Defining Spouse in the SLRA

July 9, 2012 Hull & Hull LLP Common Law Spouses Tags: 0 Comments

Although such a commonly used phrase in today’s society, the type of relationship that amounts to a spousal relationship according to the law is an area that is often litigated over in Court. 

Section 57 of the Succession Law Reform Act (“SLRA”) defines spouse as: “a spouse as defined in subsection 1(1) [of the SLRA] and in addition includes either of two persons who, (a) were married to each other by a marriage that was terminated or declared a nullity, or (b) are not married to each other and have cohabited, (i) continuously for a period of not less than three years, or, (ii) in a relationship of some permanence, if they are the natural or adoptive parents of a child.”

After reading the definition of spouse, a logical question that arises is the meaning of “cohabitated”.  Section 57 of the SLRA accounts for this by defining “cohabit” as, “…to live together in a conjugal relationship, whether within or outside marriage”.  Unfortunately, the SLRA offers no further definition of what it means to live in a conjugal relationship.  Therefore, attention must turn to the common law.

The case of Molodowich v. Penttinen 1980 CanLII 1537 (ON SC), a decision by District Court Judge S.R. Kurisko out of Thunder Bay,is the leading decision when it comes to defining, “…to live together in a conjugal relationship”. Molodowich defined seven broad factors to consider in assessing whether two persons have lived together in a conjugal relationship. These factors include:

1.            Shelter

(a)          Did the parties live under the same roof?

(b)          What were the sleeping arrangements?

2.            Sexual and Personal Behaviour

(a)          Did the parties have sexual relations? If not, why not?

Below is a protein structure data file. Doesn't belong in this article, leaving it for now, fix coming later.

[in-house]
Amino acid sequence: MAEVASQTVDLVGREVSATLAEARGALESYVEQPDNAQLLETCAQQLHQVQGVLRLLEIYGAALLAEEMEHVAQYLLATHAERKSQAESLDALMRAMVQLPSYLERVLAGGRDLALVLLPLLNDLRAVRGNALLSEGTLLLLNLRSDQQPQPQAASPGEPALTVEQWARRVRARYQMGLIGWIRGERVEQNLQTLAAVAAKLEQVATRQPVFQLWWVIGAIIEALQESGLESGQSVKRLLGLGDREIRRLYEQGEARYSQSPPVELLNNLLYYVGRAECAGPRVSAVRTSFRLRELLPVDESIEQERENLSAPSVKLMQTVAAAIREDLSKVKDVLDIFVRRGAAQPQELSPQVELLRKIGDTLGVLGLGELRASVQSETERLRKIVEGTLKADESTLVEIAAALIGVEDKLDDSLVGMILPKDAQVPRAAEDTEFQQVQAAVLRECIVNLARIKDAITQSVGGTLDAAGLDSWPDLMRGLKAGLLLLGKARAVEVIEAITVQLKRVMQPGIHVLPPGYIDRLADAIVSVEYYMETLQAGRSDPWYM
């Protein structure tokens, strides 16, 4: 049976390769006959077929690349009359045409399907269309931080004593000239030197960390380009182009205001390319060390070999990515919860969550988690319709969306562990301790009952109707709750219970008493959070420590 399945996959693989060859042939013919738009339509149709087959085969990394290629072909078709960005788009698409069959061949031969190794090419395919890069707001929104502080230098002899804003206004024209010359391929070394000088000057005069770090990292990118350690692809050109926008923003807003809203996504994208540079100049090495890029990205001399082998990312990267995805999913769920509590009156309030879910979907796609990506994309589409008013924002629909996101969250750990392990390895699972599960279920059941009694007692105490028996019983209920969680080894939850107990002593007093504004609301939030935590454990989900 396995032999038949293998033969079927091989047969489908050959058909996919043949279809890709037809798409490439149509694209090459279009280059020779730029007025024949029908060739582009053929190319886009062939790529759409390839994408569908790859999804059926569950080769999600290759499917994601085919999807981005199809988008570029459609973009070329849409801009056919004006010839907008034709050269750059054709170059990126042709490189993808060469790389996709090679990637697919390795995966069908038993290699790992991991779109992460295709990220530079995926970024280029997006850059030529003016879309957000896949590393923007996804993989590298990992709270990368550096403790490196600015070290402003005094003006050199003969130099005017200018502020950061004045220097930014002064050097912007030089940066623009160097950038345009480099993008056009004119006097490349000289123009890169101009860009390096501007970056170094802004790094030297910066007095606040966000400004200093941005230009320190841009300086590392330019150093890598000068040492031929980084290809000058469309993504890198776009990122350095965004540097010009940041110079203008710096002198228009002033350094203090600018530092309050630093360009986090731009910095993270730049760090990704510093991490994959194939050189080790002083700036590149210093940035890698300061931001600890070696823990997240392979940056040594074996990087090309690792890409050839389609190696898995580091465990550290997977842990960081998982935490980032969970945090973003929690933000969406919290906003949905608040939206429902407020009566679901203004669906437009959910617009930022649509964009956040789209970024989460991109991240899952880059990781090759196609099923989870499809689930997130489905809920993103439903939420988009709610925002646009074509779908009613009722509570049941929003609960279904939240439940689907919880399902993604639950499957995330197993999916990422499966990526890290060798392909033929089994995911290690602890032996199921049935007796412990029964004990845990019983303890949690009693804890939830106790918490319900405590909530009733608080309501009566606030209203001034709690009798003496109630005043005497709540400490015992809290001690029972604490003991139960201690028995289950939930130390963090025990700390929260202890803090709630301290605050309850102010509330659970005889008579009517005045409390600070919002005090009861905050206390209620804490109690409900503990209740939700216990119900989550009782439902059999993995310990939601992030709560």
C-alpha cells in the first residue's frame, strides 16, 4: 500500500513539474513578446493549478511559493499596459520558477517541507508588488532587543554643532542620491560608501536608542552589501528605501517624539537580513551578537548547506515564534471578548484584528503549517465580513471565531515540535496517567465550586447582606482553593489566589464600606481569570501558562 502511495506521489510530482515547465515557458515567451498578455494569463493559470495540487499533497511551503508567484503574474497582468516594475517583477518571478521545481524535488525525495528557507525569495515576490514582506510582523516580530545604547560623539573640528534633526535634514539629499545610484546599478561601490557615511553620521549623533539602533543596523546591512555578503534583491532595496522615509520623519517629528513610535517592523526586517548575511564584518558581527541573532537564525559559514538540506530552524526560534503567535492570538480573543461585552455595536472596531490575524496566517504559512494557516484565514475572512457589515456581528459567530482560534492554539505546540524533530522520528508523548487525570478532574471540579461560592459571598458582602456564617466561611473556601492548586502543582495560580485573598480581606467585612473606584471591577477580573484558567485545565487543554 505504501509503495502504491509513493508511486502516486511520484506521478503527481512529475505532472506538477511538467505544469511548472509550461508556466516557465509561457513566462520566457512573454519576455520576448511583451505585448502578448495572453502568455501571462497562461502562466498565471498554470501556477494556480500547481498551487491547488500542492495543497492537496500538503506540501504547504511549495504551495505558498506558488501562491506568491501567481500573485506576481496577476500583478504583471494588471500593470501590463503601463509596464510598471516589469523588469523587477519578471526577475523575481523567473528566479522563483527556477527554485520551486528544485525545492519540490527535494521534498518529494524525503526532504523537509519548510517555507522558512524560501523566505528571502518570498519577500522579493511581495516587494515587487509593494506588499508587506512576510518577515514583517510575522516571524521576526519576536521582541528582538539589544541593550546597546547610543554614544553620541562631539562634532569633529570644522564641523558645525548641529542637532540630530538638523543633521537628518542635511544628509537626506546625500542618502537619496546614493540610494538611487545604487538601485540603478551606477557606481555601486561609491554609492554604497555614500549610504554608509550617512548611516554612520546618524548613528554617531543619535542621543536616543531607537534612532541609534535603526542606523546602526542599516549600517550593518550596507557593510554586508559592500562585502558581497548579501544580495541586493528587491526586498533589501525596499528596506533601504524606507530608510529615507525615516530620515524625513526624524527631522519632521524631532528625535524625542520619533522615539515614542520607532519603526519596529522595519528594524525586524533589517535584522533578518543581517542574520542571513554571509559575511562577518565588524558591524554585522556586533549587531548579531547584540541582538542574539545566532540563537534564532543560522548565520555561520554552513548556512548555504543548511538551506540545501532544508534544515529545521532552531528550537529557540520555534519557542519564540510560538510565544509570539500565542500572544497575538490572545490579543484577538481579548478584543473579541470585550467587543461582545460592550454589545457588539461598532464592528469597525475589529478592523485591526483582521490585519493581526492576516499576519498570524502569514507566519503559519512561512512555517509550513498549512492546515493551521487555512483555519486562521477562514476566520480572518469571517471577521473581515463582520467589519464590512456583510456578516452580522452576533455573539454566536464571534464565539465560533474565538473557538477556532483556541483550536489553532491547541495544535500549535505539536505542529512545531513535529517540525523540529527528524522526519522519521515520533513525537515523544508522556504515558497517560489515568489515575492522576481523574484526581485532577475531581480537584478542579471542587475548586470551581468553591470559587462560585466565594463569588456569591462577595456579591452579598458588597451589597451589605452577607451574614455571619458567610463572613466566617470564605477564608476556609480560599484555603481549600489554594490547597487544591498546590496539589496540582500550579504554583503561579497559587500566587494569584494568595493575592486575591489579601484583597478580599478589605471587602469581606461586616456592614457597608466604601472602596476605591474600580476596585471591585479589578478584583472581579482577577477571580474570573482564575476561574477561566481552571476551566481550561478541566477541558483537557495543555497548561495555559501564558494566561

(b)          Did they maintain an attitude of fidelity to each other?

(c)          What were their feelings toward each other?

(d)          Did they communicate on a personal level?

(e)          Did they eat their meals together?

(f)           What, if anything, did they do to assist each other with problems or during illness?

(g)          Did they buy gifts for each other on special occasions?

3.            Services (What was the conduct and habit of the parties in relation to)

(a)          Preparation of meals;

(b)          Washing and mending clothes;

(c)          Shopping;

(d)          Household maintenance; and

(e)          Any other domestic services.

4.            Social

(a)          Did they participate together or separately in neighbourhood and community activities?

(b)          What was the relationship and conduct of each of them toward members of their respective families and how did such families behave towards the parties?

5.            Societal

(a)          What was the attitude and conduct of the community toward each of them and as a couple?

6.            Support (economic)

(a)          What were the financial arrangements between the parties regarding provision of or contribution toward the necessities of life? (food, clothing, shelter, recreation, etc.)

(b)          What were the arrangements concerning the acquisition and ownership of property?

(c)          Was there any special financial arrangement between them which both agreed would be determinant of their overall relationship?

7.            Children

(a)          What was the attitude and conduct of the parties concerning children?

The seven factors approach from Molodowich was confirmed and adopted by the Supreme Court of Canada in M. v. H [1999] 2 S.C.R. 3.  In M. v. H, the SCC stated that in looking to these factors to determine if there was a “conjugal” relationship, the parties do not have to meet all of the criteria listed, and that the factors may be present in varying degrees and that not all are necessary for the relationship to be found. In order to come within the definition, couples are not required to fit precisely the traditional marital model.

Ian M. Hull

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